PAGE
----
A triumphant meeting of two worlds, India with the profusion and tremendous variety of its gemstones, and the West, with its rigid structures but also its settings, the movement of its invisible hinges, the harmony of its superimpositions completed in Cartier’s workshops.
The marriage of these two genres is a mixture of abundant sensuality and artistic geometry, most purely represented in this sublime pendant composed of two engraved emeralds and a large cabochon sapphire, joined together with delicate rectangular links4.
The maharajahs and their extravagant orders
Cartier absorbed and incorporated the Orient. The influences came, went and replaced one another. Enter the maharajahs. They had money, stones, taste, Western aspirations, fashionable jewels and accessories, such as a yellow gold travel clock engraved with the coat of arms of the Maharajah of Rajpipla.
Charming princes, who were charmed by Paris, by Cartier, two words that sum up chic’s magical formula. They entrusted the jeweller of Rue de la Paix and New Bond Street with their family treasures so that they could be re-set to the fashions of the day. Nothing was too beautiful for these great dignitaries, nothing too spectacular, they were flamboyant spenders.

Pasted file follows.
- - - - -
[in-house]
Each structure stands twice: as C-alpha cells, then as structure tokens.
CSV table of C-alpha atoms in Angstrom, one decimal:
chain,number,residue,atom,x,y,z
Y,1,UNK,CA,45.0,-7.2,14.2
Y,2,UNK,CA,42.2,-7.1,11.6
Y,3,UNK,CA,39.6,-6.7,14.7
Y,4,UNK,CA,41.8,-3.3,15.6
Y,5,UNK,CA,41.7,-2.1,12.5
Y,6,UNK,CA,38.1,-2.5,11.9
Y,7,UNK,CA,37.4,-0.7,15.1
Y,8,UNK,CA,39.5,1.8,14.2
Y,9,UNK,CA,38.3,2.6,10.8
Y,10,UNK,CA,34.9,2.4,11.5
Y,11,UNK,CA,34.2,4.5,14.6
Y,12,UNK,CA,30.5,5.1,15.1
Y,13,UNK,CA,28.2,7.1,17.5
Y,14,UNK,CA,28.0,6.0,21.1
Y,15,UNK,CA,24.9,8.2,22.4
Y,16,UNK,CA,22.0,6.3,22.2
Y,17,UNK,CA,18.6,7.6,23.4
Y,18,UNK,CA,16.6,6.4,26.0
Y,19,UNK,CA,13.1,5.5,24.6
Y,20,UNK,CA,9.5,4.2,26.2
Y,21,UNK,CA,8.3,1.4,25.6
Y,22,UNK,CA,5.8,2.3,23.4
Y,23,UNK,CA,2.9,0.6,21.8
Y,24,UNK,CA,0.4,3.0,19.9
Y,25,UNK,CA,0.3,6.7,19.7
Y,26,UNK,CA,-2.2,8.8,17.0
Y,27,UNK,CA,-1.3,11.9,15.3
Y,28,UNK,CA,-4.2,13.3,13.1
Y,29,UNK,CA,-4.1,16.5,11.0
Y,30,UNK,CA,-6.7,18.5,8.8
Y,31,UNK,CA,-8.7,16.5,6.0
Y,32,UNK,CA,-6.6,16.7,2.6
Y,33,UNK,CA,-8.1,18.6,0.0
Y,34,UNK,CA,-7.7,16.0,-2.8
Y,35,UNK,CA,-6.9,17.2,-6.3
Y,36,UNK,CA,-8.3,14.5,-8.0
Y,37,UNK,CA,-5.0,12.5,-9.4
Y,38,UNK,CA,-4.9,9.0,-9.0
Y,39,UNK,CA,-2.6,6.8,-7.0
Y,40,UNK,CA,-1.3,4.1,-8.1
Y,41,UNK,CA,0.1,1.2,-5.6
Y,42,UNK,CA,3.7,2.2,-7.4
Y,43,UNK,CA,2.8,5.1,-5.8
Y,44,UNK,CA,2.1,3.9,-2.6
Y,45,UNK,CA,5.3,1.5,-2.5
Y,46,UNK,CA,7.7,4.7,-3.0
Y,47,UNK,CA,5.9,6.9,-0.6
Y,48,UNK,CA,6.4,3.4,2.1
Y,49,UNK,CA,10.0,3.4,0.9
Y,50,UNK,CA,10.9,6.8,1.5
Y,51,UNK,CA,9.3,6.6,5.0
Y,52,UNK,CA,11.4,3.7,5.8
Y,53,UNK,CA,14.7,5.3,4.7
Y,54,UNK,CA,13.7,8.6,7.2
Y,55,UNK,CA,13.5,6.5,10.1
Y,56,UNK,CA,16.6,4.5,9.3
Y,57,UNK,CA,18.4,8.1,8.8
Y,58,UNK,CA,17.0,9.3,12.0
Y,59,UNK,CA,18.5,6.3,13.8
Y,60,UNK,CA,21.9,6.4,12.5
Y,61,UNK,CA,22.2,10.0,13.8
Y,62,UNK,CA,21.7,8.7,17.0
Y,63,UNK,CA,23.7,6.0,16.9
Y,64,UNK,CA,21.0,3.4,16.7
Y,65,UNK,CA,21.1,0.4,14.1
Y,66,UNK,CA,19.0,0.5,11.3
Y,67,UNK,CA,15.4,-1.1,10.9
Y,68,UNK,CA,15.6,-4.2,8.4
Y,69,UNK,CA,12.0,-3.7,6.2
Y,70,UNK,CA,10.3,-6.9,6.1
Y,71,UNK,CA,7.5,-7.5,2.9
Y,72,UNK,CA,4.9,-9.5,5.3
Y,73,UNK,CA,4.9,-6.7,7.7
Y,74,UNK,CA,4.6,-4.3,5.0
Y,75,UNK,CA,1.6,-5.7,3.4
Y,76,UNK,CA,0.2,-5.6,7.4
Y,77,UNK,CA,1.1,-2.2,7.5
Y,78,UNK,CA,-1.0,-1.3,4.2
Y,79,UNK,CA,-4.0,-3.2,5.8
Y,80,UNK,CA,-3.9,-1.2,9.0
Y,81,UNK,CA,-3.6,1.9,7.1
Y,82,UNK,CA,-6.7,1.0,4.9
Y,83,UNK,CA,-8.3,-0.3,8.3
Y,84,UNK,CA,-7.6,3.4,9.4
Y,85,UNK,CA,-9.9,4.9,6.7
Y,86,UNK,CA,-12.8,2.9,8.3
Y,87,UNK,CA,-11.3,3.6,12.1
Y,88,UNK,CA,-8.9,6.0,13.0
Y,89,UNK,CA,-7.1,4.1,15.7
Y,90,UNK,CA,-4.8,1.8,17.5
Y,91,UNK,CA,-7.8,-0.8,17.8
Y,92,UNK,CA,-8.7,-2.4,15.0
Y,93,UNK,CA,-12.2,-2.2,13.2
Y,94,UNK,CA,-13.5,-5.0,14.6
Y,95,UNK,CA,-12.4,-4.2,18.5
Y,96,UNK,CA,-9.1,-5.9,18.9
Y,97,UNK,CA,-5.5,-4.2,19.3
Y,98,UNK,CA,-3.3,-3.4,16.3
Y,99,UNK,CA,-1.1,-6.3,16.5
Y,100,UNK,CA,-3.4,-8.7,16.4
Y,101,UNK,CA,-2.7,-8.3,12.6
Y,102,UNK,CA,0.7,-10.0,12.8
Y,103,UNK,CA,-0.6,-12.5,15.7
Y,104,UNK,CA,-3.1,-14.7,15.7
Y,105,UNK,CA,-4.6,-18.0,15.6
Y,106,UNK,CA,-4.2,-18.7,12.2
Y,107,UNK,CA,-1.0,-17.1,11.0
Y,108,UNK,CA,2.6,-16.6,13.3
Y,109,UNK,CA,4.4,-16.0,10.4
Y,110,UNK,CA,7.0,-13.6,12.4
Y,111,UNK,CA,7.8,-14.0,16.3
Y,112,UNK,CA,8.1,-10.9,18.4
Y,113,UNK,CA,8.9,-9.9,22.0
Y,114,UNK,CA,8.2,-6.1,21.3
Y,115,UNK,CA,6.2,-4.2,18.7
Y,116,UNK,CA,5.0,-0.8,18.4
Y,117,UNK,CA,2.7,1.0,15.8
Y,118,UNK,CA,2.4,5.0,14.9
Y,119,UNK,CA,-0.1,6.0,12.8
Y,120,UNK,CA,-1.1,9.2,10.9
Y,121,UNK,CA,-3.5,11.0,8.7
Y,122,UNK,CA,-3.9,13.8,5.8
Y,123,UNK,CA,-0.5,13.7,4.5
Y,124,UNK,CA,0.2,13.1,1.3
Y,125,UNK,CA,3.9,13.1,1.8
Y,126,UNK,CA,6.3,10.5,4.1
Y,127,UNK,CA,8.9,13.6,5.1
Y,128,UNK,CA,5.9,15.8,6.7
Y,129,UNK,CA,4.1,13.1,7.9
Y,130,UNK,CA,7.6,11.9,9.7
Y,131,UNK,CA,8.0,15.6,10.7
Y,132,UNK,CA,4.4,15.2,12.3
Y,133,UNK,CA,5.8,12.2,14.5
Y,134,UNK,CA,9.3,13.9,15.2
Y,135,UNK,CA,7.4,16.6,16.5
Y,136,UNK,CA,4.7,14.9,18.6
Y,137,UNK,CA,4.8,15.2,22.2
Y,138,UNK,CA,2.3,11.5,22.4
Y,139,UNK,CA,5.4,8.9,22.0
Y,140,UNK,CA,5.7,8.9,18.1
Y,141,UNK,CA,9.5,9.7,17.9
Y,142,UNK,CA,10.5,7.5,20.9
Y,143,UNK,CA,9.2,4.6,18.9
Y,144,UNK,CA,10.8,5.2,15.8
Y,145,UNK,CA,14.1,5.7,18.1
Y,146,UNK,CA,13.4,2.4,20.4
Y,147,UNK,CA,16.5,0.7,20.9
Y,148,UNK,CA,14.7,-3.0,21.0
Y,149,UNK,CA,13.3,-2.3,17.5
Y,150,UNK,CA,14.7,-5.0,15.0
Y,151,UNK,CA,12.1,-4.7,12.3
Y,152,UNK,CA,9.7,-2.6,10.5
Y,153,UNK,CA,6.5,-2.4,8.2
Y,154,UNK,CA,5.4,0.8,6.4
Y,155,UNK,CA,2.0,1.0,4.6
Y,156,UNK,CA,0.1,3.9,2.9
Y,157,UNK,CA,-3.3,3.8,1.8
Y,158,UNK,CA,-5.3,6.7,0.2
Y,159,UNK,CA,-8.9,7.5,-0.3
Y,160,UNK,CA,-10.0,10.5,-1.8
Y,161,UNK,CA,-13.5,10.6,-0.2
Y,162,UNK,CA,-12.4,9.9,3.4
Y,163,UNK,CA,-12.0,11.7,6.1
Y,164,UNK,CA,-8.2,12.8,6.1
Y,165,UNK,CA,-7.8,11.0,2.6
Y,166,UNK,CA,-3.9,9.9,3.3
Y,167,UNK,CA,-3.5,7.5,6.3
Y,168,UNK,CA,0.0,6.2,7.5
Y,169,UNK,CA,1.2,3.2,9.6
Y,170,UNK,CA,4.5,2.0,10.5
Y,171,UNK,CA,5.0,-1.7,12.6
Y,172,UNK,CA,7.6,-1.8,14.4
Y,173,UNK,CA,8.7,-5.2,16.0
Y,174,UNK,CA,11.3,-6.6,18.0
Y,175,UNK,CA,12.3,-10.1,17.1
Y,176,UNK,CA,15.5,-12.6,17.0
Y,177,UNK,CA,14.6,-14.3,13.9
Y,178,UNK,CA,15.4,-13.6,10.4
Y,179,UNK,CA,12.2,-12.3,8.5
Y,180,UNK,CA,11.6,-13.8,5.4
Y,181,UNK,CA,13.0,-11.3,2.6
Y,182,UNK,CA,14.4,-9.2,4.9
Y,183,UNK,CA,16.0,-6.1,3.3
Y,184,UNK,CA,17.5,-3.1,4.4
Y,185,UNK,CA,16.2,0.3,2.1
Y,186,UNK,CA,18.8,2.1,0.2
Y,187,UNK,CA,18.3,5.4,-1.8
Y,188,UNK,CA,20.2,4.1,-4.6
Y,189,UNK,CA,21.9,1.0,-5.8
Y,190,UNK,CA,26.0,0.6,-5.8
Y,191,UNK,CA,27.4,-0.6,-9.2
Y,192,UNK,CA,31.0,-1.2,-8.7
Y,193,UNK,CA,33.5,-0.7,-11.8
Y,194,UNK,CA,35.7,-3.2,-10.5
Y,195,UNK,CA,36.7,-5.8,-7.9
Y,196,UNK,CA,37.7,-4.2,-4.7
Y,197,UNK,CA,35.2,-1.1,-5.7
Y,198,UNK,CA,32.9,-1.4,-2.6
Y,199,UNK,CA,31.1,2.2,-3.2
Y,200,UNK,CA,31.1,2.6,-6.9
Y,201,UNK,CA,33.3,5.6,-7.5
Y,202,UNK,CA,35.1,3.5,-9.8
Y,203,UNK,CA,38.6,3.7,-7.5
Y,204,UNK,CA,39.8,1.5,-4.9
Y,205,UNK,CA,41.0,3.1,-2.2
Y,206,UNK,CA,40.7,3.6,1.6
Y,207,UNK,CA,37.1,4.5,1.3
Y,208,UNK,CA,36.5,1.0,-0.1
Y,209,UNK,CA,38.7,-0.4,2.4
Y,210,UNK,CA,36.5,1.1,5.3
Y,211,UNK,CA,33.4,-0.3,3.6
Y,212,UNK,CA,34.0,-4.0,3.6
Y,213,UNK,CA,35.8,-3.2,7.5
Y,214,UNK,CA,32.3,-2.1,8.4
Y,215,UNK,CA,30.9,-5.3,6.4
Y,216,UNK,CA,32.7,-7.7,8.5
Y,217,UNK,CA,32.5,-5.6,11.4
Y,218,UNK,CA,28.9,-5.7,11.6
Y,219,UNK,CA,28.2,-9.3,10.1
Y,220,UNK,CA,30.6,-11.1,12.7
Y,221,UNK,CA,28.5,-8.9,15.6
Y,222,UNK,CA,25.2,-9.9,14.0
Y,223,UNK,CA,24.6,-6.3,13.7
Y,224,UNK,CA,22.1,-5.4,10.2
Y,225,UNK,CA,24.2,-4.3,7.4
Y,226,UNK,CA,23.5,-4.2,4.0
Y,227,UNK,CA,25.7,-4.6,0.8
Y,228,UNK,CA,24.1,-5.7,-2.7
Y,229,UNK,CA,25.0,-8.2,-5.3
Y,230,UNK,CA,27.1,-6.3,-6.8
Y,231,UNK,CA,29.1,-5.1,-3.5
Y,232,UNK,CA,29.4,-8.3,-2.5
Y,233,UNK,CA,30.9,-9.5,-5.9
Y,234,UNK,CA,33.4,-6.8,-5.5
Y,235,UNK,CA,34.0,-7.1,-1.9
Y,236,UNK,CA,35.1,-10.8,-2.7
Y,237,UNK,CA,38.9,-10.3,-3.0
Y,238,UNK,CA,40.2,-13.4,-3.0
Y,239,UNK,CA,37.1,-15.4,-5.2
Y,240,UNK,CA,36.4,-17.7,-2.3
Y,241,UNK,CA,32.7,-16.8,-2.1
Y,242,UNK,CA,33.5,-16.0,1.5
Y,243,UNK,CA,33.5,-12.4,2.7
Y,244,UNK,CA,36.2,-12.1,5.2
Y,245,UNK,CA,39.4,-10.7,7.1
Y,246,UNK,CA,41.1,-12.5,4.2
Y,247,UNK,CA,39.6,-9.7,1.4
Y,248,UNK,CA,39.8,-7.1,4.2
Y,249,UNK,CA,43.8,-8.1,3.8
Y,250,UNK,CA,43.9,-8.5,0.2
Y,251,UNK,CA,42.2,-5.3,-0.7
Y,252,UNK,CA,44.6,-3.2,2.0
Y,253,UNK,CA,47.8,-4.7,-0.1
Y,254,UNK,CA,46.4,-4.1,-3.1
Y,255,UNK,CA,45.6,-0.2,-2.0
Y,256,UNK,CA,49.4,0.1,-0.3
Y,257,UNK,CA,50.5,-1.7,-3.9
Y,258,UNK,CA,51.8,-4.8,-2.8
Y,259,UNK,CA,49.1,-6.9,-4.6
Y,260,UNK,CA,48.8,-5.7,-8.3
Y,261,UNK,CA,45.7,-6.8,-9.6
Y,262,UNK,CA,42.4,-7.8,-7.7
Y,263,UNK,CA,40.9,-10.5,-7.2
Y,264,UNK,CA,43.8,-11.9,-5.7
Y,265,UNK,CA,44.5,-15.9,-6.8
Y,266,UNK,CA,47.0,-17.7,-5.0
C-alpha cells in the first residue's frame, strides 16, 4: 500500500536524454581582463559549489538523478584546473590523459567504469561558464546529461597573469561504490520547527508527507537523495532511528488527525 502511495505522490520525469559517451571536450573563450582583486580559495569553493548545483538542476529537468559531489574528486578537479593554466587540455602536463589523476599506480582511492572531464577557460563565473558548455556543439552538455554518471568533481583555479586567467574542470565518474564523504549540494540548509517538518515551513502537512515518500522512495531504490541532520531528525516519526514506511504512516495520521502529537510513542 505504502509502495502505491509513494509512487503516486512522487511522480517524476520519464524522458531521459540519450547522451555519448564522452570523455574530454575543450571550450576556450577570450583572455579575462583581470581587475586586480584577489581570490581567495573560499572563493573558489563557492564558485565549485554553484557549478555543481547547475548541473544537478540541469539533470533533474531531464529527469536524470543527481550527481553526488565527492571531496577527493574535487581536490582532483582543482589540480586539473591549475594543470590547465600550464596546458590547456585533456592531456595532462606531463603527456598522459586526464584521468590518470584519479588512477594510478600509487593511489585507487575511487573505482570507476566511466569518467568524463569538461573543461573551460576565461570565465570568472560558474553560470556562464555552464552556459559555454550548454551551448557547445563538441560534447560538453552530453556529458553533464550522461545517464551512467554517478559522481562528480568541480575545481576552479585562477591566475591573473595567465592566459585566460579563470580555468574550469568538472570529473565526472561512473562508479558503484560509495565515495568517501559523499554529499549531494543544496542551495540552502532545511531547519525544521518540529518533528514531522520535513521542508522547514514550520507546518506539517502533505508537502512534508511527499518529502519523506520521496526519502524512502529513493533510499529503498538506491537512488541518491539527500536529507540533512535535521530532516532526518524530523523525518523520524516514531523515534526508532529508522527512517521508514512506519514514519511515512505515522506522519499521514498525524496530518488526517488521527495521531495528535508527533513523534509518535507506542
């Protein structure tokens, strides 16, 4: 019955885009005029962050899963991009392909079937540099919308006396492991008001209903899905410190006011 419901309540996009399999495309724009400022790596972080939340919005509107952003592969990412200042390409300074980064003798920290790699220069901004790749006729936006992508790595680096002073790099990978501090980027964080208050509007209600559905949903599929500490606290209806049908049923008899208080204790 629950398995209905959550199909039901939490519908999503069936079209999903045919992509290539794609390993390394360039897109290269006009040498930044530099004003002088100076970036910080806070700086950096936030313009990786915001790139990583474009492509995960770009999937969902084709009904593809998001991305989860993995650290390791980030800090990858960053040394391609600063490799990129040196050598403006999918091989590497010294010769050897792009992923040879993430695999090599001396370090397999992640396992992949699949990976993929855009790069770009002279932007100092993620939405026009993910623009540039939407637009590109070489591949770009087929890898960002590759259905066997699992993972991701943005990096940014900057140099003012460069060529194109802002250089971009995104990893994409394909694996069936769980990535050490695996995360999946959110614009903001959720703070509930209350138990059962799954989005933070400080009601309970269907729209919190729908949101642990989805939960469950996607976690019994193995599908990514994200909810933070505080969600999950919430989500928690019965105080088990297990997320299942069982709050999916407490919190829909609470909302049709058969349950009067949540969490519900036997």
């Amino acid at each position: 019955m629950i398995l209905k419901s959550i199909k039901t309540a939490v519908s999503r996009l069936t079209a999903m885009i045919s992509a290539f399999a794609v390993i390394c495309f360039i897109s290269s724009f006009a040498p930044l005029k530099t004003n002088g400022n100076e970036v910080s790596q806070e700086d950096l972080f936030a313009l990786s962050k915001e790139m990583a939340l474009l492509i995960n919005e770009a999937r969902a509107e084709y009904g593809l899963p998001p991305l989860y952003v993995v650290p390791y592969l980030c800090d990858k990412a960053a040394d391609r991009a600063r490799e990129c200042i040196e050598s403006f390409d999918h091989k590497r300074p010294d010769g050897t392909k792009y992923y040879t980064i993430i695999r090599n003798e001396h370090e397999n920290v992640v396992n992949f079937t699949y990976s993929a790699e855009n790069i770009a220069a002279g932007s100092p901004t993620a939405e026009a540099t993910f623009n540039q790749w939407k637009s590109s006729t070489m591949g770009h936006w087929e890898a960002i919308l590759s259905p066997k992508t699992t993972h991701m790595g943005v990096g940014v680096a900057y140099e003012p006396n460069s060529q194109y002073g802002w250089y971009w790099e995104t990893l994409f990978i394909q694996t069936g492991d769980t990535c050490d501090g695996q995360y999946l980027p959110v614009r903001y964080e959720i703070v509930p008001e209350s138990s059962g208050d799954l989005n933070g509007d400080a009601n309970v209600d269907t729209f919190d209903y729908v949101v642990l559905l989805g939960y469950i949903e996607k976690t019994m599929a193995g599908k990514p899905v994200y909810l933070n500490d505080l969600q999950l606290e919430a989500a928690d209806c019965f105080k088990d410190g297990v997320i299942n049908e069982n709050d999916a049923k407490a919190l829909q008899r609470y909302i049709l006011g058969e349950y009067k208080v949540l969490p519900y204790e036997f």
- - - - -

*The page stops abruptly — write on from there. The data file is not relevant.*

|Platinum Bracelet mounted with the historic |
"Star of the South" Diamond
The Maharajah of Kapurthala was also an enlightened admirer of European creativity. He had 250 timepieces, the majority of which were Cartier’s and for which he hired a servant who was in charge of winding up their mechanisms.
Supremely refined, he attached as much importance to the detail of his daily life as to his appearance when wearing ceremonial dress and ordered for his wife a gold cigarette-holder with clean lines held by a long stem and worn as a ring.